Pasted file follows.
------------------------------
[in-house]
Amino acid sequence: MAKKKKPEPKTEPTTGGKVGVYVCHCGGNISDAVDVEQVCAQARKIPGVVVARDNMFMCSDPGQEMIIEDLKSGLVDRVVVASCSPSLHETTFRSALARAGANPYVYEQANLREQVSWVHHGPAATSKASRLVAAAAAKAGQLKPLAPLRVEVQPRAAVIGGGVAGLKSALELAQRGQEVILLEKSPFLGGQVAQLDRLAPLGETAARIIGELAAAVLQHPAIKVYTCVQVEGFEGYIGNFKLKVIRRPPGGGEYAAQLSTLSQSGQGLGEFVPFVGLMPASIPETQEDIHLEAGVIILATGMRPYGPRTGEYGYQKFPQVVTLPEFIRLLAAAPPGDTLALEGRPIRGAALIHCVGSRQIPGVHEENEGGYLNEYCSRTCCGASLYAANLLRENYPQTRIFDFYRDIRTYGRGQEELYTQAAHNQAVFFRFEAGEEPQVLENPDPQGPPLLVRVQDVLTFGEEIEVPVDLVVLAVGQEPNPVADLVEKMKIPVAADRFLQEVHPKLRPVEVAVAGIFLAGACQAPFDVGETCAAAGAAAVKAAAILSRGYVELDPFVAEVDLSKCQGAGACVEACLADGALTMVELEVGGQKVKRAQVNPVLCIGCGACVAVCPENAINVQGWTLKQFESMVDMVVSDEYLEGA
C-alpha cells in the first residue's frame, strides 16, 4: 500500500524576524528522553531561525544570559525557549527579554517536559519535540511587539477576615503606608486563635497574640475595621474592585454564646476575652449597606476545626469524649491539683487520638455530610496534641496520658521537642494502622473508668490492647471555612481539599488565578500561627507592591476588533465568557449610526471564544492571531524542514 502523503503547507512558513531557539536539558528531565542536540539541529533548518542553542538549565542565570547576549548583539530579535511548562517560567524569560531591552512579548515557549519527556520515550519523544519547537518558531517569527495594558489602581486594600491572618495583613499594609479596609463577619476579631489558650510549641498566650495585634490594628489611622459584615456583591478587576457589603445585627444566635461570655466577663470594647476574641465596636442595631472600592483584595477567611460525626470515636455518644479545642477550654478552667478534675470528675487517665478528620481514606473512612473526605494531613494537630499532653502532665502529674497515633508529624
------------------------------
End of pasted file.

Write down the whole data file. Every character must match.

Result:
[in-house]
Amino acid sequence: MAKKKKPEPKTEPTTGGKVGVYVCHCGGNISDAVDVEQVCAQARKIPGVVVARDNMFMCSDPGQEMIIEDLKSGLVDRVVVASCSPSLHETTFRSALARAGANPYVYEQANLREQVSWVHHGPAATSKASRLVAAAAAKAGQLKPLAPLRVEVQPRAAVIGGGVAGLKSALELAQRGQEVILLEKSPFLGGQVAQLDRLAPLGETAARIIGELAAAVLQHPAIKVYTCVQVEGFEGYIGNFKLKVIRRPPGGGEYAAQLSTLSQSGQGLGEFVPFVGLMPASIPETQEDIHLEAGVIILATGMRPYGPRTGEYGYQKFPQVVTLPEFIRLLAAAPPGDTLALEGRPIRGAALIHCVGSRQIPGVHEENEGGYLNEYCSRTCCGASLYAANLLRENYPQTRIFDFYRDIRTYGRGQEELYTQAAHNQAVFFRFEAGEEPQVLENPDPQGPPLLVRVQDVLTFGEEIEVPVDLVVLAVGQEPNPVADLVEKMKIPVAADRFLQEVHPKLRPVEVAVAGIFLAGACQAPFDVGETCAAAGAAAVKAAAILSRGYVELDPFVAEVDLSKCQGAGACVEACLADGALTMVELEVGGQKVKRAQVNPVLCIGCGACVAVCPENAINVQGWTLKQFESMVDMVVSDEYLEGA
C-alpha cells in the first residue's frame, strides 16, 4: 500500500524576524528522553531561525544570559525557549527579554517536559519535540511587539477576615503606608486563635497574640475595621474592585454564646476575652449597606476545626469524649491539683487520638455530610496534641496520658521537642494502622473508668490492647471555612481539599488565578500561627507592591476588533465568557449610526471564544492571531524542514 502523503503547507512558513531557539536539558528531565542536540539541529533548518542553542538549565542565570547576549548583539530579535511548562517560567524569560531591552512579548515557549519527556520515550519523544519547537518558531517569527495594558489602581486594600491572618495583613499594609479596609463577619476579631489558650510549641498566650495585634490594628489611622459584615456583591478587576457589603445585627444566635461570655466577663470594647476574641465596636442595631472600592483584595477567611460525626470515636455518644479545642477550654478552667478534675470528675487517665478528620481514606473512612473526605494531613494537630499532653502532665502529674497515633508529624